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Efficient Algorithms for AlltoAll Communications in MultiPort MessagePassing Systems
 IEEE TRANSACTIONS ON PARALLEL AND DISTRIBUTED SYSTEMS
, 1997
"... We present efficient algorithms for two alltoall communication operations in messagepassing systems: index (or alltoall personalized communication) and concatenation (or alltoall broadcast). We assume a model of a fully connected messagepassing system, in which the performance of any pointto ..."
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Cited by 85 (0 self)
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We present efficient algorithms for two alltoall communication operations in messagepassing systems: index (or alltoall personalized communication) and concatenation (or alltoall broadcast). We assume a model of a fully connected messagepassing system, in which the performance of any pointtopoint communication is independent of the senderreceiver pair. We also assume that each processor has k ≥ 1 ports, through which it can send and receive k messages in every communication round. The complexity measures we use are independent of the particular system topology and are based on the communication startup time, and on the communication bandwidth. In the index operation among n processors, initially, each processor has n blocks of data, and the goal is to exchange the i th block of processor j with the j th block of processor i. We present a class of index algorithms that is designed for all values of n and that features a tradeoff between the communication startup time and the data transfer time. This class of algorithms includes two special cases: an algorithm that is optimal with respect to the measure of the startup time, and an algorithm that is optimal with respect to the measure of the data transfer time. We also present experimental results featuring the performance tuneability of our index algorithms on the IBM SP1 parallel system. In the concatenation operation, among n processors, initially, each processor has one block of data, and the goal is to concatenate the n blocks of data from the n processors, and to make the concatenation result known to all the processors. We present a concatenation algorithm that is optimal, for most values of n, in the number of communication rounds and in the amount of data transferred.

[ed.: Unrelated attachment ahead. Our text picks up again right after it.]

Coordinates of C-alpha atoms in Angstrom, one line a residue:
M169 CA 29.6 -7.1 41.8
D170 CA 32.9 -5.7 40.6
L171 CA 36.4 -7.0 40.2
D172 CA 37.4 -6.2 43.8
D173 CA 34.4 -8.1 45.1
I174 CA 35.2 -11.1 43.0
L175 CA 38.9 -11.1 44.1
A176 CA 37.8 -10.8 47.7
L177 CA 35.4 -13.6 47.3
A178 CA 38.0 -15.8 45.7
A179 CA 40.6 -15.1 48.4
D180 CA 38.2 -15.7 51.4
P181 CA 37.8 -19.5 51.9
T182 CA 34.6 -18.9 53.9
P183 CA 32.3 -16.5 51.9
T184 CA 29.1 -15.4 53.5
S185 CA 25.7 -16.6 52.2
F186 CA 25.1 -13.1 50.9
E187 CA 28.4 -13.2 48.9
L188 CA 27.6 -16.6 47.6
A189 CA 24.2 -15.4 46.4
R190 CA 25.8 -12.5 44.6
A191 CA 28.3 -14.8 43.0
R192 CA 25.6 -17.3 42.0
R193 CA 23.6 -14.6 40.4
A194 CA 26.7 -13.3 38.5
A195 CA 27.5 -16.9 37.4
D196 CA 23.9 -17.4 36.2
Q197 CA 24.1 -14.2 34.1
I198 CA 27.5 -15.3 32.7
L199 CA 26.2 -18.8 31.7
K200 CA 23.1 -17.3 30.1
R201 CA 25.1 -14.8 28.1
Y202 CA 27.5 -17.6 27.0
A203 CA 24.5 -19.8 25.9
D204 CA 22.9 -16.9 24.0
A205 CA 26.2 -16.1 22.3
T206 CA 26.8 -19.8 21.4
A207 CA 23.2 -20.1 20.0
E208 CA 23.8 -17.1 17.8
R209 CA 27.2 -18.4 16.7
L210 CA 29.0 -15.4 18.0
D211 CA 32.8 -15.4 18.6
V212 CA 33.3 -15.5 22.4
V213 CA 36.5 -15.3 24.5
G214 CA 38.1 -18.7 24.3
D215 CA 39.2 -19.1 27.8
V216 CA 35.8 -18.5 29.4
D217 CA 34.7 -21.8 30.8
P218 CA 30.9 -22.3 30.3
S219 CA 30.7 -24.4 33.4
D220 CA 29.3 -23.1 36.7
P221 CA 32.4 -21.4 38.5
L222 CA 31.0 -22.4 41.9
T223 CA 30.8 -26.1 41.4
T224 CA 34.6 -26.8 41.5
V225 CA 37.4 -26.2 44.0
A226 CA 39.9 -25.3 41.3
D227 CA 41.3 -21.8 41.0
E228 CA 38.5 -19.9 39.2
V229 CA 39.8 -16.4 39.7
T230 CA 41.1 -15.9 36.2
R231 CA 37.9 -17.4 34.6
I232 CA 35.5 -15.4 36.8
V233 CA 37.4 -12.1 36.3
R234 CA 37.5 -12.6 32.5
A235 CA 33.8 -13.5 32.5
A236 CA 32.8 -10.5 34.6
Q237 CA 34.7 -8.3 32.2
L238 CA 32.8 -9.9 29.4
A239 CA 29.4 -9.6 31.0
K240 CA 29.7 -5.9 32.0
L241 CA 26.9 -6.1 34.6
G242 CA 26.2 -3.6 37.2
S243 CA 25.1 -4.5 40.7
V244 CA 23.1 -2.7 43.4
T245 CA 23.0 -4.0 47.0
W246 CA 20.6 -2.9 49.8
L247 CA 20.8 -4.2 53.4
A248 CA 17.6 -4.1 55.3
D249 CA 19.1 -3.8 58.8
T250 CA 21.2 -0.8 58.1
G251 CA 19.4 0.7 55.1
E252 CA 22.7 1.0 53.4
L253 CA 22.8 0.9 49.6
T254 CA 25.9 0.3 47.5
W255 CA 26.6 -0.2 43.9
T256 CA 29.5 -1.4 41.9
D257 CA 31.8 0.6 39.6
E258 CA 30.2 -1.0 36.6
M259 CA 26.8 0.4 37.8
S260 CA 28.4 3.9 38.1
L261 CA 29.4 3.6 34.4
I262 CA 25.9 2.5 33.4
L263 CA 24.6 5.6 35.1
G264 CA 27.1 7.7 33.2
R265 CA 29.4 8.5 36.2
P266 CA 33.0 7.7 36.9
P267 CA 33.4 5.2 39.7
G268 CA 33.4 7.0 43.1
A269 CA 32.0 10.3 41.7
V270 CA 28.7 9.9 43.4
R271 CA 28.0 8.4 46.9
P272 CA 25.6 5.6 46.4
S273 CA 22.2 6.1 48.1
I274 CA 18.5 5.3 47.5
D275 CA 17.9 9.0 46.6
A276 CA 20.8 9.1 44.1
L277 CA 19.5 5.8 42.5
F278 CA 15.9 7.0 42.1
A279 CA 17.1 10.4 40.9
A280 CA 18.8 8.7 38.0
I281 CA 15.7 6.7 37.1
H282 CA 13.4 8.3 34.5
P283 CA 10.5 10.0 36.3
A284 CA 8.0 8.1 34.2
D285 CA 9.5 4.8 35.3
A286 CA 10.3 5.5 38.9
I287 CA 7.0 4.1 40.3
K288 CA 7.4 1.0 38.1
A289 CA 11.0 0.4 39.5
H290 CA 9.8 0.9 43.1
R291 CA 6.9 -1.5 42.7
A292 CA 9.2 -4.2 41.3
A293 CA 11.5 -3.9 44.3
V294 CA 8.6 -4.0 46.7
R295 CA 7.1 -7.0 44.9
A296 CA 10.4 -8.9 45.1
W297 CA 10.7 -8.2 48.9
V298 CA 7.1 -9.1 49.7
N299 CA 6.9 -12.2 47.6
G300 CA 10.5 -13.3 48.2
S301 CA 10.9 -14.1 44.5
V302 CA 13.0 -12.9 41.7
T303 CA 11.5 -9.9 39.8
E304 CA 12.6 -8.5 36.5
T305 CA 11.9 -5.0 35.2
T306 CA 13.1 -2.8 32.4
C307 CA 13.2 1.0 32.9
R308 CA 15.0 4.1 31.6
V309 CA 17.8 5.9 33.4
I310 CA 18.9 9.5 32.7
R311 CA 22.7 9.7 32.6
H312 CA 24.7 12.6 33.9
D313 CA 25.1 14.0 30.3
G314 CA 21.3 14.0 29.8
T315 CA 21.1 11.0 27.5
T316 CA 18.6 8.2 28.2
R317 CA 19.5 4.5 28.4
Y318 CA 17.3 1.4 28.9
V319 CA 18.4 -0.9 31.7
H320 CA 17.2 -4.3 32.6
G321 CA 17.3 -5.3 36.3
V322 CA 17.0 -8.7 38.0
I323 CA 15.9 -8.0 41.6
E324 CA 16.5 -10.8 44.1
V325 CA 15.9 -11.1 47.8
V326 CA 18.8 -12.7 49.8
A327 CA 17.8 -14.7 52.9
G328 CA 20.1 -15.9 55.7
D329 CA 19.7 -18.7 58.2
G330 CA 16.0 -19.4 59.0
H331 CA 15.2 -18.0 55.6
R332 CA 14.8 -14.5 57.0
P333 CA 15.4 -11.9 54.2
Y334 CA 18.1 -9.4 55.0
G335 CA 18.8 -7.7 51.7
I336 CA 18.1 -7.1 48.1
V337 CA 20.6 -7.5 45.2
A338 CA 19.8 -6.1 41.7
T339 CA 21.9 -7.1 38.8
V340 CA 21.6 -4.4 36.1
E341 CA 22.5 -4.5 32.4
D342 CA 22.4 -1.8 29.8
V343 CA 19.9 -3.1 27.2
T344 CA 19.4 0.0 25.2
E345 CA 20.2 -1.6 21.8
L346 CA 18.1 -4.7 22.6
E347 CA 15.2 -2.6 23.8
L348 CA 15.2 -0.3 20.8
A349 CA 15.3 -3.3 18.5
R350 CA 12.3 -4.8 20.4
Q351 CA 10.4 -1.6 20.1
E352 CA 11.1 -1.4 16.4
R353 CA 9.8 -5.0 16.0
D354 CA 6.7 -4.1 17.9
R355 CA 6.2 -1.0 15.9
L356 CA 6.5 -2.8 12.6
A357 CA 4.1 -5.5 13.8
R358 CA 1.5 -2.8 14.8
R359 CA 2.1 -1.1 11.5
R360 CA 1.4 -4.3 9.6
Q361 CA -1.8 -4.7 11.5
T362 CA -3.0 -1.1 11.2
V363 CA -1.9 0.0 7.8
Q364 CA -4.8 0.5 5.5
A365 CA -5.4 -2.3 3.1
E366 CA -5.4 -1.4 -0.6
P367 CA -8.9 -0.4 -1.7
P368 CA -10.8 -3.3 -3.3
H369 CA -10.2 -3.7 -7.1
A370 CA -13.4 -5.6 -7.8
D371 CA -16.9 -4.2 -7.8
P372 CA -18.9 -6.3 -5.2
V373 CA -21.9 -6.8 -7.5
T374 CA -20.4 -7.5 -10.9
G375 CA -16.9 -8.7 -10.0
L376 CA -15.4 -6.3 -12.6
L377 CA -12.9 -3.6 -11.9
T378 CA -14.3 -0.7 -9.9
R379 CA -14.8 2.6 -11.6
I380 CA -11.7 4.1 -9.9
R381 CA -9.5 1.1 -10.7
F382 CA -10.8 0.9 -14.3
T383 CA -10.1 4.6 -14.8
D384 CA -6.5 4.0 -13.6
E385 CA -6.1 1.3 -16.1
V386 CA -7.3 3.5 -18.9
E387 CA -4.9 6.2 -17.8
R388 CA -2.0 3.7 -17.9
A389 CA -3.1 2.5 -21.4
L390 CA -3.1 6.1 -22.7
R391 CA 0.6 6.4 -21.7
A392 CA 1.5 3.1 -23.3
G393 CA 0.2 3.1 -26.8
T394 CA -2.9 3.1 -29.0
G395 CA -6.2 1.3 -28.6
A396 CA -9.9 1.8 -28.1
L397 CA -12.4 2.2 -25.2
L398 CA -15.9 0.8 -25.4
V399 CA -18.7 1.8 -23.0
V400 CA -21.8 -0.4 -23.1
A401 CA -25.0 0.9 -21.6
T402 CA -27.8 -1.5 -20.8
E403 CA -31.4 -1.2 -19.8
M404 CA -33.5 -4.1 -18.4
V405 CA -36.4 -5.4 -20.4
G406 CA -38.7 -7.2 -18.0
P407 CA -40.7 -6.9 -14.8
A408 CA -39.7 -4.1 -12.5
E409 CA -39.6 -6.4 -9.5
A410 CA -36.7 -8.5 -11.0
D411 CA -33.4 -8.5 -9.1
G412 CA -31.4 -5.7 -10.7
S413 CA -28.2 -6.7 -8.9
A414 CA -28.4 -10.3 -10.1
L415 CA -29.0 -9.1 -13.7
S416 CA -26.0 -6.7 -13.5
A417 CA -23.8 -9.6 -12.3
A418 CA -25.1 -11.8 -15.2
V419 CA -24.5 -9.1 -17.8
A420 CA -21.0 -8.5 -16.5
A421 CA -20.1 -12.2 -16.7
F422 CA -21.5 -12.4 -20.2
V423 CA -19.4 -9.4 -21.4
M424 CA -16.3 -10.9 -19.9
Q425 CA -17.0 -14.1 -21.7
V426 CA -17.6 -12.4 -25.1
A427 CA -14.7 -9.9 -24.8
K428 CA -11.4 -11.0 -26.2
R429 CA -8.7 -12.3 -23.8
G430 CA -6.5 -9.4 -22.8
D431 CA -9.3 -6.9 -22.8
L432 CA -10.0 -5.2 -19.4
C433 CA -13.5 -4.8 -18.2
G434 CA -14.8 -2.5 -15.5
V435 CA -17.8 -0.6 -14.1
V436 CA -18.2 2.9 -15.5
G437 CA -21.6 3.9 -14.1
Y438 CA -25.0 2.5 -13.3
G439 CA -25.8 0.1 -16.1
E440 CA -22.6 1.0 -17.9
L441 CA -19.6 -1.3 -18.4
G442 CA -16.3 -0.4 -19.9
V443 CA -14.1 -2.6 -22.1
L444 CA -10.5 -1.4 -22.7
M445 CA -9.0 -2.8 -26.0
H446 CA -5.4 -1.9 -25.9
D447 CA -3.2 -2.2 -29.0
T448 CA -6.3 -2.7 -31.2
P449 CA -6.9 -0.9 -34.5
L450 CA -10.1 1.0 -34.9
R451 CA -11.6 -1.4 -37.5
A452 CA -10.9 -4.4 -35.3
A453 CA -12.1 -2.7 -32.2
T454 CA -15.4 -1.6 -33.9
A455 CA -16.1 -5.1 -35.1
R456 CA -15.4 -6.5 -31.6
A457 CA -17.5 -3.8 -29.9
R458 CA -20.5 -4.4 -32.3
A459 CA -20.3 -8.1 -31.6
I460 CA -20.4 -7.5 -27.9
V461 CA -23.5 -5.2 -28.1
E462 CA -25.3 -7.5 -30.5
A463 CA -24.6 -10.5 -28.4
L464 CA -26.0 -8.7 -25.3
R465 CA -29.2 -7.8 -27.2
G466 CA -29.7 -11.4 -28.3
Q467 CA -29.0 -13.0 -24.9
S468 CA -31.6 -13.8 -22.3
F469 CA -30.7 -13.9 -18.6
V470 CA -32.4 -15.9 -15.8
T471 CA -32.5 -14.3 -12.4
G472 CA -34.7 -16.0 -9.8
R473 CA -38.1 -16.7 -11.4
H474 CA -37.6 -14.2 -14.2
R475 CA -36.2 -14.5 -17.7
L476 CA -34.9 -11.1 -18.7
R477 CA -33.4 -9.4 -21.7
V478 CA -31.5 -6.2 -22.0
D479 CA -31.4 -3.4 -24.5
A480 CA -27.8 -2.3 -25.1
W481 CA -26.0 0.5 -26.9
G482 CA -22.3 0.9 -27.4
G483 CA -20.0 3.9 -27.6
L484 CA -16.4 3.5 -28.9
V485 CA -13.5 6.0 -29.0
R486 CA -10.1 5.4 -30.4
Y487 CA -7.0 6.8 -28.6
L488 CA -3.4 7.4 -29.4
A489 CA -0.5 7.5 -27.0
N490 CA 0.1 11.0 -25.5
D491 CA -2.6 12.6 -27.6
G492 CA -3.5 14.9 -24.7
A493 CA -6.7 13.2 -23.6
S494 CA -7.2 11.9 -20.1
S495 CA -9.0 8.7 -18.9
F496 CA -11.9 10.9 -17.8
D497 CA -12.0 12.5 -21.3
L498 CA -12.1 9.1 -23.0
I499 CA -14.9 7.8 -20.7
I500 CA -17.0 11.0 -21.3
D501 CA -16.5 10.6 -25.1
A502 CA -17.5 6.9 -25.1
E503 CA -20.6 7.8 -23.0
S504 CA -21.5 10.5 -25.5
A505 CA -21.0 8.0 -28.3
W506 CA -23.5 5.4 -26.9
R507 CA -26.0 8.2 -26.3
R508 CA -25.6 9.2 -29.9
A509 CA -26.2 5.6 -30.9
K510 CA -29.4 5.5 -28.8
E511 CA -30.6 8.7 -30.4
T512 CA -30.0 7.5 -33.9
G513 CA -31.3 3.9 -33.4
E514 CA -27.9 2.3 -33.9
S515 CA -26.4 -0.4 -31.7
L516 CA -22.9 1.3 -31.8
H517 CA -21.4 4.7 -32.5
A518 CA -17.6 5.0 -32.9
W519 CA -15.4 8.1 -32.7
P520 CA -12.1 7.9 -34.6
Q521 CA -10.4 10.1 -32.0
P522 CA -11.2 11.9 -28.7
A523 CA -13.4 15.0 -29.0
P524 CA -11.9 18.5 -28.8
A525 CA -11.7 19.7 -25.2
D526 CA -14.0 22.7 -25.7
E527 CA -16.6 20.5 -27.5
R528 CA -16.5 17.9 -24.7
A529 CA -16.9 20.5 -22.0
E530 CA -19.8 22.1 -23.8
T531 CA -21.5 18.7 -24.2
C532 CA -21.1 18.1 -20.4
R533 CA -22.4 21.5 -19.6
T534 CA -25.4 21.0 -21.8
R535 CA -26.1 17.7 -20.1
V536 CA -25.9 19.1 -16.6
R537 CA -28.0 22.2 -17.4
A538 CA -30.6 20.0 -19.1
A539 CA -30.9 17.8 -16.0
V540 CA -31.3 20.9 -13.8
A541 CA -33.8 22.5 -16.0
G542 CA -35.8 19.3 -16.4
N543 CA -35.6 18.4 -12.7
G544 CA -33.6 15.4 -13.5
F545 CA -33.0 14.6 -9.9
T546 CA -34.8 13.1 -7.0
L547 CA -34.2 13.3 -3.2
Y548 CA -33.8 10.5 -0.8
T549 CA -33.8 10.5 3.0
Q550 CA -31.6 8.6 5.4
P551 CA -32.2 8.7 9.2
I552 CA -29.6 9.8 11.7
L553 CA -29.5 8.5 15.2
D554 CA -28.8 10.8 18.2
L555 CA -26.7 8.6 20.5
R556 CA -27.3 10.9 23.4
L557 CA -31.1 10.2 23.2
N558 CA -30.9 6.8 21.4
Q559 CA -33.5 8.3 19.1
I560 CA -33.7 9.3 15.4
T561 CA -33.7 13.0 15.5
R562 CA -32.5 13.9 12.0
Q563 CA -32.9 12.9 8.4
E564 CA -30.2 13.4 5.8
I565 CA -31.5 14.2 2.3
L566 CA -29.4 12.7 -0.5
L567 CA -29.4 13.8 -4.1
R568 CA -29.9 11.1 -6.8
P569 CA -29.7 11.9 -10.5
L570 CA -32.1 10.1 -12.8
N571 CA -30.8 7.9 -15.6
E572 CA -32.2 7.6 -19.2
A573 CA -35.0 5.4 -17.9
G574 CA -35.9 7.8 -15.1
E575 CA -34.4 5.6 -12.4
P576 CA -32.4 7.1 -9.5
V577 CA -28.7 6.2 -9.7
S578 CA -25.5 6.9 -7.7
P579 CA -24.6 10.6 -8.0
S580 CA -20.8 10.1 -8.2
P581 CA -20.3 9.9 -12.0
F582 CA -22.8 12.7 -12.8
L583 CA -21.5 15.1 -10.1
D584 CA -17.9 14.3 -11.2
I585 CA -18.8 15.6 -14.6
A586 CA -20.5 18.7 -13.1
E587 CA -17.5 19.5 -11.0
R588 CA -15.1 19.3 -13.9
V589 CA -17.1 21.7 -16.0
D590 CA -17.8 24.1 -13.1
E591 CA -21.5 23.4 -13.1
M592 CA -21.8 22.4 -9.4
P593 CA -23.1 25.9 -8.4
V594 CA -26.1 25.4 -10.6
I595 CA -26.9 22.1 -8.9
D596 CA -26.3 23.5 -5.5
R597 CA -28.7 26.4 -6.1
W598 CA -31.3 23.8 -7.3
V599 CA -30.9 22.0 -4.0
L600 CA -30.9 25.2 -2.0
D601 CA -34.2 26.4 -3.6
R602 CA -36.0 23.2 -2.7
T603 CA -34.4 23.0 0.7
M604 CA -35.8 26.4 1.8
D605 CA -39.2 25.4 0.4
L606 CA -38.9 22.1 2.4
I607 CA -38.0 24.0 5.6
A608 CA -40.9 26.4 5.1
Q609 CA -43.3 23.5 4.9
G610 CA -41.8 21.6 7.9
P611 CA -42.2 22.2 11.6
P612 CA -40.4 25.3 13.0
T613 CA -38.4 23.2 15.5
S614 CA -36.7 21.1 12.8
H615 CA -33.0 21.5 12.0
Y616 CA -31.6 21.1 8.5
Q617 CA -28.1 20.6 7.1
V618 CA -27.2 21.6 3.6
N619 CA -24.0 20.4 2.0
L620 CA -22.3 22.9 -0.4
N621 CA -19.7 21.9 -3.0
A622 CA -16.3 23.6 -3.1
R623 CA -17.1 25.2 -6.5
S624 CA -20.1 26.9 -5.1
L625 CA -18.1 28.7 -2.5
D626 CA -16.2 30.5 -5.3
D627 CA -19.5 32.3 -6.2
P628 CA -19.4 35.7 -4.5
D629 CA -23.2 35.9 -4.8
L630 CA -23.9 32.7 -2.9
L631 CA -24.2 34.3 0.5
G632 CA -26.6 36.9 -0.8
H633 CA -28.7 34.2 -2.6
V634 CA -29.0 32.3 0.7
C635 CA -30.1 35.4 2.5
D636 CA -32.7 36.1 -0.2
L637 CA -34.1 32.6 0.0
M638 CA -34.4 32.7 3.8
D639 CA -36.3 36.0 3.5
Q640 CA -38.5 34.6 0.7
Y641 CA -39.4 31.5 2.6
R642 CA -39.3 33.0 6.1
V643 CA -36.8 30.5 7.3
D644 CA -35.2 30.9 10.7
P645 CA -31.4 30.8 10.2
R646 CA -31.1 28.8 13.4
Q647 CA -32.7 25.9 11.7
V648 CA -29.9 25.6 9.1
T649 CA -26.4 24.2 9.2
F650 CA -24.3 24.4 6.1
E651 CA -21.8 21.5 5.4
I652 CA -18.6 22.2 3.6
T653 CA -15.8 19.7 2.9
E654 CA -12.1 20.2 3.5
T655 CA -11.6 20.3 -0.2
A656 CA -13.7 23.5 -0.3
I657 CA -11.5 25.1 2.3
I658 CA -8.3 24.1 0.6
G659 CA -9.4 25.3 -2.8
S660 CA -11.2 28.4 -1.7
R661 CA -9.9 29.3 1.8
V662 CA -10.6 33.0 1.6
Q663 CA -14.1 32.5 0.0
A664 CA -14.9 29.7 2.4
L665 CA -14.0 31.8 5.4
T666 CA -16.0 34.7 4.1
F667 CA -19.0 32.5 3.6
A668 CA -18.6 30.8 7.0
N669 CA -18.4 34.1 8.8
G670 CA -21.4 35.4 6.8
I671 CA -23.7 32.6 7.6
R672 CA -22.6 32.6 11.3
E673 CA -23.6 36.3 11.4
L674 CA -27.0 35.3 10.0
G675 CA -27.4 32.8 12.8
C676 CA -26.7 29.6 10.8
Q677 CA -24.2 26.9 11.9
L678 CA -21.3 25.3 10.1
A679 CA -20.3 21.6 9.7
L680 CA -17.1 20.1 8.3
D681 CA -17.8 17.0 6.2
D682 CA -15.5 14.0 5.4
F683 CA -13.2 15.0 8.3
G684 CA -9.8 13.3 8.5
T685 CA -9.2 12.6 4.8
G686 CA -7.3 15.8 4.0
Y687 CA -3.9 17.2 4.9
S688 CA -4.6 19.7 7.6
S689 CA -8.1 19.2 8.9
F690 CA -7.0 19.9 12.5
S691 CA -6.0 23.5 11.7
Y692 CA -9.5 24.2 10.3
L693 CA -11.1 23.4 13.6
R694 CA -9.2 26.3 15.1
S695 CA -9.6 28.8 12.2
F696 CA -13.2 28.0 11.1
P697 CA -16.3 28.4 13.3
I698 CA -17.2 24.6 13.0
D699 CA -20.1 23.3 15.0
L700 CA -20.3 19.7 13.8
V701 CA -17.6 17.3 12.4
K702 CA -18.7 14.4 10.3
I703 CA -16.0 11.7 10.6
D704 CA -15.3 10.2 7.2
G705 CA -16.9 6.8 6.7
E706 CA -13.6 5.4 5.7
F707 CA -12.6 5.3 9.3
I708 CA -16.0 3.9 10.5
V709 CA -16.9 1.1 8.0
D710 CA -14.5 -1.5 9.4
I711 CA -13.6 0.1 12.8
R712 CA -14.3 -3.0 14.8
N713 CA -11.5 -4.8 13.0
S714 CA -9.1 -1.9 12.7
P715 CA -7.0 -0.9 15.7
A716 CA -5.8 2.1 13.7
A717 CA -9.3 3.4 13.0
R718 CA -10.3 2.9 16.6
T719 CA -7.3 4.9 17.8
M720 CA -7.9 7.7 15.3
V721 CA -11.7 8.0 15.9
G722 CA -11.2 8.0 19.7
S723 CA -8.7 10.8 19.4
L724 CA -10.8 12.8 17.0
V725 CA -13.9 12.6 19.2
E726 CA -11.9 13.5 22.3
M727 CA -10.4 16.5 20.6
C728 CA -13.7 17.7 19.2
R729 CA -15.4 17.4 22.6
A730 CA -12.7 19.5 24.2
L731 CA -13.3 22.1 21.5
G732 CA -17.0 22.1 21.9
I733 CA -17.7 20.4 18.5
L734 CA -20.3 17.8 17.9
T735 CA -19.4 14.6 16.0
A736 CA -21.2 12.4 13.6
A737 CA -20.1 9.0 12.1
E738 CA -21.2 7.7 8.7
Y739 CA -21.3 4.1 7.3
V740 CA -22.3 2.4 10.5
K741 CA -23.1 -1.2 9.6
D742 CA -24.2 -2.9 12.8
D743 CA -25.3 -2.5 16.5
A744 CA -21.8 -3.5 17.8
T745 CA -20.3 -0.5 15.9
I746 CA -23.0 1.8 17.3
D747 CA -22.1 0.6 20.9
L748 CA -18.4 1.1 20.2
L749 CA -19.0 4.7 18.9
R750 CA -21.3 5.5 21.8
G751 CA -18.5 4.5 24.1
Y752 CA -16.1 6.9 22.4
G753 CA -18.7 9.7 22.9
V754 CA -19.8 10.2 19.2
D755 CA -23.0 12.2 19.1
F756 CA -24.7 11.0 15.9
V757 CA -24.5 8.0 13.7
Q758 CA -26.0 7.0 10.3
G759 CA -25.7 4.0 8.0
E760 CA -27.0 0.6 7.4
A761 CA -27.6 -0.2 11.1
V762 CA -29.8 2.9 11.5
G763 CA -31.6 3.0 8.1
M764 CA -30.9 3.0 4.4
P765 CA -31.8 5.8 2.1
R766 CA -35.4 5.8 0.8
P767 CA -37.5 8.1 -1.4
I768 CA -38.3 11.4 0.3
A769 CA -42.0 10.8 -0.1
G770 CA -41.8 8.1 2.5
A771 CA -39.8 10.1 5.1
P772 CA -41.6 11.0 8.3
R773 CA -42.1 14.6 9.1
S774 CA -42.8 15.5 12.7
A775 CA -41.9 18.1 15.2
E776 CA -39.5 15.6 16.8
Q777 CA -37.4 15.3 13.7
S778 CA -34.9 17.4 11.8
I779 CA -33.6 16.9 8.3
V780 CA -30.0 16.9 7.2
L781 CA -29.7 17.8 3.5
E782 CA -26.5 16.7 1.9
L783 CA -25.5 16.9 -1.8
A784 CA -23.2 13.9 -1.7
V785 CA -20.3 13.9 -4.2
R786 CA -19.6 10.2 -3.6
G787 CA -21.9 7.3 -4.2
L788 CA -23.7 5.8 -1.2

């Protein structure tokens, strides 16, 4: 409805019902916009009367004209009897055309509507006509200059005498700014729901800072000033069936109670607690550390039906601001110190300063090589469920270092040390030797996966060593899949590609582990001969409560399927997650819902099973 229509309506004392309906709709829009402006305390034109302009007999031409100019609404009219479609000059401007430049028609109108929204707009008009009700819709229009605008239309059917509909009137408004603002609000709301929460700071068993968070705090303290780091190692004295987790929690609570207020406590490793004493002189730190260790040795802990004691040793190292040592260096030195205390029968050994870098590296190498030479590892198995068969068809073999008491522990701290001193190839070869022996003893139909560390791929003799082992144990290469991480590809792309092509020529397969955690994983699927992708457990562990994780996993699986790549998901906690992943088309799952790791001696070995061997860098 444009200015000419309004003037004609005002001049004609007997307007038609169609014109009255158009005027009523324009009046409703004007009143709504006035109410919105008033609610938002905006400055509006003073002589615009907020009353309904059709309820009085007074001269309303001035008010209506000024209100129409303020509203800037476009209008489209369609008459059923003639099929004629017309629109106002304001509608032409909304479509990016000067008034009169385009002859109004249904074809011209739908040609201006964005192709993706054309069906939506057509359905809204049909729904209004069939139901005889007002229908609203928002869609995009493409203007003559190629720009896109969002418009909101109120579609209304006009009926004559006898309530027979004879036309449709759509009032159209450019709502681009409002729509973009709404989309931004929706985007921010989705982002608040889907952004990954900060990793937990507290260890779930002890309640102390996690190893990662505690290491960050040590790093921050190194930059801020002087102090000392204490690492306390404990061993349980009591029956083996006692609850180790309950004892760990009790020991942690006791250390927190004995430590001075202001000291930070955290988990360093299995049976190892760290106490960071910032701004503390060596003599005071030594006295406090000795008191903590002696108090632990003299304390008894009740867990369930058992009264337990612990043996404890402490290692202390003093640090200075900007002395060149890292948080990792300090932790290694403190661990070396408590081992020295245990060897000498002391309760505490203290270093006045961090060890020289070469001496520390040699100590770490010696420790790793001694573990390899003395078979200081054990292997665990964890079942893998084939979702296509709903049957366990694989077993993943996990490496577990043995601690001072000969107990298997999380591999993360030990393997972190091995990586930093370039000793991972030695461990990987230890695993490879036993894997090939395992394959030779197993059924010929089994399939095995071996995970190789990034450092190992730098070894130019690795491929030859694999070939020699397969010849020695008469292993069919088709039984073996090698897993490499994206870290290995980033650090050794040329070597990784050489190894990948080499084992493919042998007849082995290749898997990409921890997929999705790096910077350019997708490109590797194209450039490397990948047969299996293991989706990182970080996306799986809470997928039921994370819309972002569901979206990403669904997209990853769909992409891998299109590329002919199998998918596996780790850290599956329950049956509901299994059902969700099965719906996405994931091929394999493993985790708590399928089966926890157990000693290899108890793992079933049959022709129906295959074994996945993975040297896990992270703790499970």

Scalable Computing
 Computer Science Today: Recent Trends and Developments
, 1996
"... . Scalable computing will, over the next few years, become the normal form of computing. In this paper we present a unified framework, based on the BSP model, which aims to serve as a foundation for this evolutionary development. A number of important techniques, tools and methodologies for the desi ..."
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Cited by 83 (3 self)
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. Scalable computing will, over the next few years, become the normal form of computing. In this paper we present a unified framework, based on the BSP model, which aims to serve as a foundation for this evolutionary development. A number of important techniques, tools and methodologies for the design of sequential algorithms and programs have been developed over the past few decades. In the transition from sequential to scalable computing we will find that new requirements such as universality and predictable performance will necessitate significant changes of emphasis in these areas. Programs for scalable computing, in addition to being fully portable, will have to be efficiently universal, offering high performance, in a predictable way, on any general purpose parallel architecture. The BSP model provides a discipline for the design of scalable programs of this kind. We outline the approach and discuss some of the issues involved. 1 Introduction For fifty years, sequential computin...